Court rules City of Los Angeles Not Responsible for Plaintiff’s Injury from Convention Center Pillar

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The Court of Appeal for Los Angeles renders that the injuries that were sustained by a plaintiff as a result of walking into a pillar is not the fault of the City of Los Angeles.

Cynthia Dobbs who was the injured party and Kenneth Dobbs, her husband sought to overturn the decision of a lower court on the claims by Ms. Dobbs that she should be awarded compensation for the injury that she sustained from walking into a pillar.

The court of appeal confirmed a summary judgment ruling against Ms. Dobbs in a slip and fall lawsuit against Los Angeles.. explains the consequences if somebody gets injured on your property but which didn’t apply to the City of Los Angeles in this particular case.

Premises Liability claim

Accidents caused by unsafe property are considered “premises liability” accidents either inside or outside the building. These can occur in residential or commercial buildings or public properties. However, Ms Dobbs would have saved a lot of time and money if she had contacted such a premises liability attorney who would have advised her on the futility of her appeal.

The Division Eight Judge, Justice John Shepard Wiley Jr. wrote that prudence is incorporated in Tort law and any individual will be responsible for any collision with a huge and obvious concrete pillar.

This point of view supports the decision made by Judge Marc R. Marmaro, a former Superior Court Judge, who is currently a private judge.

The action was initiated by the victim of the injury, Cynthia Dobbs on July 11, 2016, together with her husband, Kenneth Dobbs who also alleged a loss of consortium. Marmaro, on the 16th of March 2018, held the City’s right to pursuant to the affirmative defense of design immunity.

Wiley’s point of view

Wiley stated the below points in a brief motion that is in support of Marmaro:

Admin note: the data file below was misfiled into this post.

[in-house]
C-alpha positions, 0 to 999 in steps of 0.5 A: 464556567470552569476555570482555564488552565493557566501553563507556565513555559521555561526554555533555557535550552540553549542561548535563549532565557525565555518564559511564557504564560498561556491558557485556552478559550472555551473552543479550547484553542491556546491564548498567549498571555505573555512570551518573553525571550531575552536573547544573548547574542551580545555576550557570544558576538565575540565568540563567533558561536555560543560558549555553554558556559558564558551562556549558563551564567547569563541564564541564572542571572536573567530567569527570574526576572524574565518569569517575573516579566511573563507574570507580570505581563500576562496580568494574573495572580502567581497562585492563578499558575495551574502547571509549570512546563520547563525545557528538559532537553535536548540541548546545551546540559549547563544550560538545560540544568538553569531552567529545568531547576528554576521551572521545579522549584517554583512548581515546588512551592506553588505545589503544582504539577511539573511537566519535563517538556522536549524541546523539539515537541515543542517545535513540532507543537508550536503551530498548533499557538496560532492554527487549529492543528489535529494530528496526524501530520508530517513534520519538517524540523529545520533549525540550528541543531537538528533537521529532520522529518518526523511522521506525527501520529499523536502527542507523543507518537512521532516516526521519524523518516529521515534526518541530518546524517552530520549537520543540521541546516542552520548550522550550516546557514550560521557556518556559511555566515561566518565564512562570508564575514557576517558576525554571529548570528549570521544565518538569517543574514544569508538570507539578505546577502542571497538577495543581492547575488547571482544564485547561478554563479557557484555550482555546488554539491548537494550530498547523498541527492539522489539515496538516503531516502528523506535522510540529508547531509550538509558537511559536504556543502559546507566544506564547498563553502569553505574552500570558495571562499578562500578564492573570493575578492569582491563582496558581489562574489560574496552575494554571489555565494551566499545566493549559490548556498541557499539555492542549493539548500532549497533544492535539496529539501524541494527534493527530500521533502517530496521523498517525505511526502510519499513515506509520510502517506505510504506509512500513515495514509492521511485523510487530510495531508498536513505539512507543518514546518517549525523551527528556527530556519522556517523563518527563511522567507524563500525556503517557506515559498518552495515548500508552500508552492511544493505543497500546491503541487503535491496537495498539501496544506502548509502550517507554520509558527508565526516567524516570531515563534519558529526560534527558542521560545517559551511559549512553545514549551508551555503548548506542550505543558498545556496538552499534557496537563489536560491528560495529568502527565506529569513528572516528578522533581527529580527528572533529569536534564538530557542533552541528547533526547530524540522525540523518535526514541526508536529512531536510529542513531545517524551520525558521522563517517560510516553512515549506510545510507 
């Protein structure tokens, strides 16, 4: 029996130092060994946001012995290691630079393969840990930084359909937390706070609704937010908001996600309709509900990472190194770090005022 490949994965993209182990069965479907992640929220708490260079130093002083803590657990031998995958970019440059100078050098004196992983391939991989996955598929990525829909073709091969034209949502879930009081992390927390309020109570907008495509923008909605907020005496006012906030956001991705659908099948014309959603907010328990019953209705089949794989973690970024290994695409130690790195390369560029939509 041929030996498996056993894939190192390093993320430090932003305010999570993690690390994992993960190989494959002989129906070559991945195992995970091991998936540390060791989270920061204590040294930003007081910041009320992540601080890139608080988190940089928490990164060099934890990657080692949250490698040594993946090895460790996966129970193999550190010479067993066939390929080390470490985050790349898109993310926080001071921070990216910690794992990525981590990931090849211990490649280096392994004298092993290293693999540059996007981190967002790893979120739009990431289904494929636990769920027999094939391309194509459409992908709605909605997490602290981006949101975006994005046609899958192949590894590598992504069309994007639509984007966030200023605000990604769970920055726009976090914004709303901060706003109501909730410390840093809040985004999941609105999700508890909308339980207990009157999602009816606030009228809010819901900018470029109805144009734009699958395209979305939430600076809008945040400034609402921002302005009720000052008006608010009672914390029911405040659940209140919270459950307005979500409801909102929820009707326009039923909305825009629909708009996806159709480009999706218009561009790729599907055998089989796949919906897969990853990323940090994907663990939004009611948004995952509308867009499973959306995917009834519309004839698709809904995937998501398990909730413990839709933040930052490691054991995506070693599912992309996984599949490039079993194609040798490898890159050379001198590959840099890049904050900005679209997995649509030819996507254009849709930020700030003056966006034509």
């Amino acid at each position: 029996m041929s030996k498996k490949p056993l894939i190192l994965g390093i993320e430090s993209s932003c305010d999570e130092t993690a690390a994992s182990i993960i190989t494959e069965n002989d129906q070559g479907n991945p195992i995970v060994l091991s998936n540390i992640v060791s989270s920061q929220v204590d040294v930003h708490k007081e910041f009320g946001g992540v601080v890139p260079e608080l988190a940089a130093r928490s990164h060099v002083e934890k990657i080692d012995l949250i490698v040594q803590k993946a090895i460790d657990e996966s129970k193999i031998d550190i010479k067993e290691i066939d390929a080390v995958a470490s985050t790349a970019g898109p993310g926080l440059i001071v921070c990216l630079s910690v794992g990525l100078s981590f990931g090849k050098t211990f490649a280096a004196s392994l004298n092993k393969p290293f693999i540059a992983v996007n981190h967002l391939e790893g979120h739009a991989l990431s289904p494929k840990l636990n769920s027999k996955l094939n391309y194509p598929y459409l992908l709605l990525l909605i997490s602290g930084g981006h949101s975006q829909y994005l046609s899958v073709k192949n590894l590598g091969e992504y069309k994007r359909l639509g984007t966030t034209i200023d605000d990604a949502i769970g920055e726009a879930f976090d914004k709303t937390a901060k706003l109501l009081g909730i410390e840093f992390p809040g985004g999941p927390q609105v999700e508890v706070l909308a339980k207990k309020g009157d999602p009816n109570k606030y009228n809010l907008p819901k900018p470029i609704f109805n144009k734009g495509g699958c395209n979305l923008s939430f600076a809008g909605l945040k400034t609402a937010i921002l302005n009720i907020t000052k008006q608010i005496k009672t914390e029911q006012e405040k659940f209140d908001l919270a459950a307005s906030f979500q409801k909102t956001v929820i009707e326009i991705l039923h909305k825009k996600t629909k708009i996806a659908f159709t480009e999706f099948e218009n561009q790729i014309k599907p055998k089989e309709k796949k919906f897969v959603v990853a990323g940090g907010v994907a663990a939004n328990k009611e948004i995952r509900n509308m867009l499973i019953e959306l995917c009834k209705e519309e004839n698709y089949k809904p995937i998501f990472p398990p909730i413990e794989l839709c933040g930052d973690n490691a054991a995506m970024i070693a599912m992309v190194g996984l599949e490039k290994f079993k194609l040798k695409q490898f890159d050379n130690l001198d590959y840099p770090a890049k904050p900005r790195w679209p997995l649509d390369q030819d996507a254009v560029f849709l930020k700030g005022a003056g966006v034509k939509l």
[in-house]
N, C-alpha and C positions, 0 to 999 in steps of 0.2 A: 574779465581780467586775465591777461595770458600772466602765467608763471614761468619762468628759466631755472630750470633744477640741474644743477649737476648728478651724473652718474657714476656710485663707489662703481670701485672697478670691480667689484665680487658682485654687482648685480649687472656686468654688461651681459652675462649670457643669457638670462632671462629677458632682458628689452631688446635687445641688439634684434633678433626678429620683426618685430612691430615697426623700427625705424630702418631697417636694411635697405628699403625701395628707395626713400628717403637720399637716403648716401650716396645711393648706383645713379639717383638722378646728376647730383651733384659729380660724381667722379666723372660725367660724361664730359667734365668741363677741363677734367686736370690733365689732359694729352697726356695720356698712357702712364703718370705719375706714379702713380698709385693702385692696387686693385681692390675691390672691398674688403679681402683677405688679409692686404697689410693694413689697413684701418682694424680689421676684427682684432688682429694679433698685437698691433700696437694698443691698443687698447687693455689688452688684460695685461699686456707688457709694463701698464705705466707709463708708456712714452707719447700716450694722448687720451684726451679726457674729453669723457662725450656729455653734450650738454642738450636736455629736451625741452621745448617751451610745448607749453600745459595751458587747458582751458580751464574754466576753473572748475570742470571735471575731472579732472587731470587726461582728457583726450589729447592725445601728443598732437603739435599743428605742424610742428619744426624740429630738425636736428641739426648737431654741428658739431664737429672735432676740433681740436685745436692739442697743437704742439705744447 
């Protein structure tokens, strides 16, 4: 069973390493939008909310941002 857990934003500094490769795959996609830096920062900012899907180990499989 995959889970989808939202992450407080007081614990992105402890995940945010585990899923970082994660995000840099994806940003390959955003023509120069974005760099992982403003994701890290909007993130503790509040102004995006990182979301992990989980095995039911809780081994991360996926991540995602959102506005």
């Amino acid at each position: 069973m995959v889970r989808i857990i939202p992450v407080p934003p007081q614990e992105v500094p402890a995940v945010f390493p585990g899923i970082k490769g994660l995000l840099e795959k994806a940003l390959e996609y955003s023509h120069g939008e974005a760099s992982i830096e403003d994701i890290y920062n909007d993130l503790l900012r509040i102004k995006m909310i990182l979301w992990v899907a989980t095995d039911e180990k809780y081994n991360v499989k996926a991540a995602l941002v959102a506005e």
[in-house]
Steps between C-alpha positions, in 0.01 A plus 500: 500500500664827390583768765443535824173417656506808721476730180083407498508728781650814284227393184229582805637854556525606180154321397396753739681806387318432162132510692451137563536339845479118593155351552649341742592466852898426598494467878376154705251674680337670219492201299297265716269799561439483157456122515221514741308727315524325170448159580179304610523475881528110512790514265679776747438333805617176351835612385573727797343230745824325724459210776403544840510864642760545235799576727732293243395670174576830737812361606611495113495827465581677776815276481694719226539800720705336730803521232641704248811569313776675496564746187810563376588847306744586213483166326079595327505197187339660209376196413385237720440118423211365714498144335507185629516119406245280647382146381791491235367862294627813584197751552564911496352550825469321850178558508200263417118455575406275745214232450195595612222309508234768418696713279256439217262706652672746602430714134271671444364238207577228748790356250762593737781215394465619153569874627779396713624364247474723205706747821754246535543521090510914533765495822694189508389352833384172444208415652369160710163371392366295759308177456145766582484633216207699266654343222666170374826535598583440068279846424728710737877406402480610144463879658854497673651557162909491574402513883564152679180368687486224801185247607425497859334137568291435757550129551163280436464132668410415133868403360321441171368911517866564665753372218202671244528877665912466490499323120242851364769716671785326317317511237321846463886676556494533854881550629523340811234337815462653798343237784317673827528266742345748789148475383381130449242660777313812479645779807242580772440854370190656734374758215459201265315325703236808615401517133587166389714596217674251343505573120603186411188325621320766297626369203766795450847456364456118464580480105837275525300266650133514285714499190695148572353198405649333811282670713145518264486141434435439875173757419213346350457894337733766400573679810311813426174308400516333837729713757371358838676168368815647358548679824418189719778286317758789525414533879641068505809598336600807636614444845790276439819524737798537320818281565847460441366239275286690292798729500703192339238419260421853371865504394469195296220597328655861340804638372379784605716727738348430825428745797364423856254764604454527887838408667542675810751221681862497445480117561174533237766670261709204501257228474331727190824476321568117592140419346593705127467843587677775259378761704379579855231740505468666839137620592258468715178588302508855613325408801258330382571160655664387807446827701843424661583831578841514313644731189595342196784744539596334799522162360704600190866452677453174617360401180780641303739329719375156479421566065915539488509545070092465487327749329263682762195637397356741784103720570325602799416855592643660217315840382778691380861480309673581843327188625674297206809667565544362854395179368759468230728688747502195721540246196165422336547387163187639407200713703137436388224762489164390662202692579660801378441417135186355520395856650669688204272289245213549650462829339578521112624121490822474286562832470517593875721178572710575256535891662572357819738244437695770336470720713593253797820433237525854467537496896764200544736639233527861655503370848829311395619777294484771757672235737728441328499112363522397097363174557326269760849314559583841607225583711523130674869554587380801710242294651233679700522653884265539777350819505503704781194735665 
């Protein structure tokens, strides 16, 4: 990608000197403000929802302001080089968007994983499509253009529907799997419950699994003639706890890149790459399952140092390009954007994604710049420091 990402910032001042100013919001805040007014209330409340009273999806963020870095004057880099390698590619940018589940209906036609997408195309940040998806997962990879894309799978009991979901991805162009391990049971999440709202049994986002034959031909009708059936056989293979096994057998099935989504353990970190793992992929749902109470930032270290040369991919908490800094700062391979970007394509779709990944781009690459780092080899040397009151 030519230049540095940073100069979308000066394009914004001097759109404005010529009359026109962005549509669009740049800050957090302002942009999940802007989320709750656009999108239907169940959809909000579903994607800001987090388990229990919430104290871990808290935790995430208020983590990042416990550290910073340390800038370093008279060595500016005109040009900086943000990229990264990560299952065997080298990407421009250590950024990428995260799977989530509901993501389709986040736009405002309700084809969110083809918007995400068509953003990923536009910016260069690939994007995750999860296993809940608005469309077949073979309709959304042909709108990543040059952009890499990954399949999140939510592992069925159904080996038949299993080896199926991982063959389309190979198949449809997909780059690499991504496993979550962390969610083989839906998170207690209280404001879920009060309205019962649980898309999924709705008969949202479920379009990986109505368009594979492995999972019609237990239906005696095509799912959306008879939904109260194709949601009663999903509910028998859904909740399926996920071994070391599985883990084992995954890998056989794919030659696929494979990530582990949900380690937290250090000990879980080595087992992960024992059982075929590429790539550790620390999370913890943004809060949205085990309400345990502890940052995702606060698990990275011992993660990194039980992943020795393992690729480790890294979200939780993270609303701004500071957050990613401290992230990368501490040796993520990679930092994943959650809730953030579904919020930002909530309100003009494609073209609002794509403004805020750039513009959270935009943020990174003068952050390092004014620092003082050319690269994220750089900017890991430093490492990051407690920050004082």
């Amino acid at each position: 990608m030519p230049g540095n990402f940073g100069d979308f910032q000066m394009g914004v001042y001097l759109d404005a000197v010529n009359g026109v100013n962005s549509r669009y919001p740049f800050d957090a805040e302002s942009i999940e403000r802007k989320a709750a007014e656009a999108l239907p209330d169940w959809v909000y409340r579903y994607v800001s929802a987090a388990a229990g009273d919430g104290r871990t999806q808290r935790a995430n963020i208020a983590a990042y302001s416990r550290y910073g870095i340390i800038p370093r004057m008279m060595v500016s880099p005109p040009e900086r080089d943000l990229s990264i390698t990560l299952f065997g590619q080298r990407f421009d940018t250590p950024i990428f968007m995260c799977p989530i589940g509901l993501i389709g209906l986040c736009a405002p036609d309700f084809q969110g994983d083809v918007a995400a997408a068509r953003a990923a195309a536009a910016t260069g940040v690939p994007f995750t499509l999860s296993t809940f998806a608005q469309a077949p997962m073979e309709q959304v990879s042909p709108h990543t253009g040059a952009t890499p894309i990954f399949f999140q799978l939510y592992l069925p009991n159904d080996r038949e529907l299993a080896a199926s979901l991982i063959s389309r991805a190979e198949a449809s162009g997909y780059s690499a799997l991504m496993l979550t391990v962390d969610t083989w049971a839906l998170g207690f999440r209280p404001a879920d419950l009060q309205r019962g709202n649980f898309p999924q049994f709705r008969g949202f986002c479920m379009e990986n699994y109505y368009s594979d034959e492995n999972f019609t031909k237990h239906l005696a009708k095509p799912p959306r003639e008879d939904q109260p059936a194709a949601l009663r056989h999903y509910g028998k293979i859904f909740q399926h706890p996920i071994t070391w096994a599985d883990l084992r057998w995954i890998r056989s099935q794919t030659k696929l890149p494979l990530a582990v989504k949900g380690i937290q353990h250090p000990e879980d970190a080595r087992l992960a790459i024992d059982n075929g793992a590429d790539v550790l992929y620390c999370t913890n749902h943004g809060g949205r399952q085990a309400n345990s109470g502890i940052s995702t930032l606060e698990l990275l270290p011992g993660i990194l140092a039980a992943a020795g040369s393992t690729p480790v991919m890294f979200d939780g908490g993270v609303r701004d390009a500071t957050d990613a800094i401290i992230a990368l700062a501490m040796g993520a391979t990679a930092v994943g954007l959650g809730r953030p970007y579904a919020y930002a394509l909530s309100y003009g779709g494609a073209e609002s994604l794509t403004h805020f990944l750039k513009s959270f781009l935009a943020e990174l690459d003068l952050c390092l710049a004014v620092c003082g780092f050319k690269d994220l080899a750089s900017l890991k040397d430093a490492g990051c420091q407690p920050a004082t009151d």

The deciding factor, in this case, is to be observant of which route you take in broad daylight. Cynthia Dobbs collided with a circular concrete pillar that is 17.5 inches tall and wide. A series of these bare pillars which is otherwise known as bollards safeguards the Convention Center in Los Angeles against car bombs. They are as high as the normal coffee table. Dobbs collided with one of them and filed a lawsuit against the city of Los Angeles due to the presence of bollards that resulted in her slip and fall.

More than two million individuals come to the Convention center annually. Over 50 bollards are present in front of its south hall. No individual has ever filed an alleged injury claim for about nine years now before the Dobb’s mishap.

The case details

Wiley indicated that in 2015, the California Supreme court in Hampton vs. County of San Diego, the notion of the high court in the state Cornette vs. Department of Transportation stated that:

The three elements that must be established before a public body can claim design immunity are:
1. A free association between the accident and the design or plan
2. A discretionary certification of approval of the design or plan before commencing construction and
3. A tangible proof that backs up the design or plan.

The rationality of the element

Wiley stated that the first element was because it has been acknowledged in the controversy. He also indicated that the manager approved the design.

Concerning the rationality of the element, he stated that:

Very important proof incorporates the appearance of the bollards on the pavement. It stops cars from entering the building. Pedestrians can identify the concrete structure in their way. No other evidence could be more rational.

Dobbs filed a lawsuit against Los Angeles, 2018 S.O.S 3190.

Raymond Ghermezian represented Cynthia and Kenneth Dobbs. The representatives of the city of Los Angeles are Ladell Hulet Muhlestein and Sevan Gobel from the Los Angeles firm of Manning & Kass, Ellrod, Ramirez, Trester.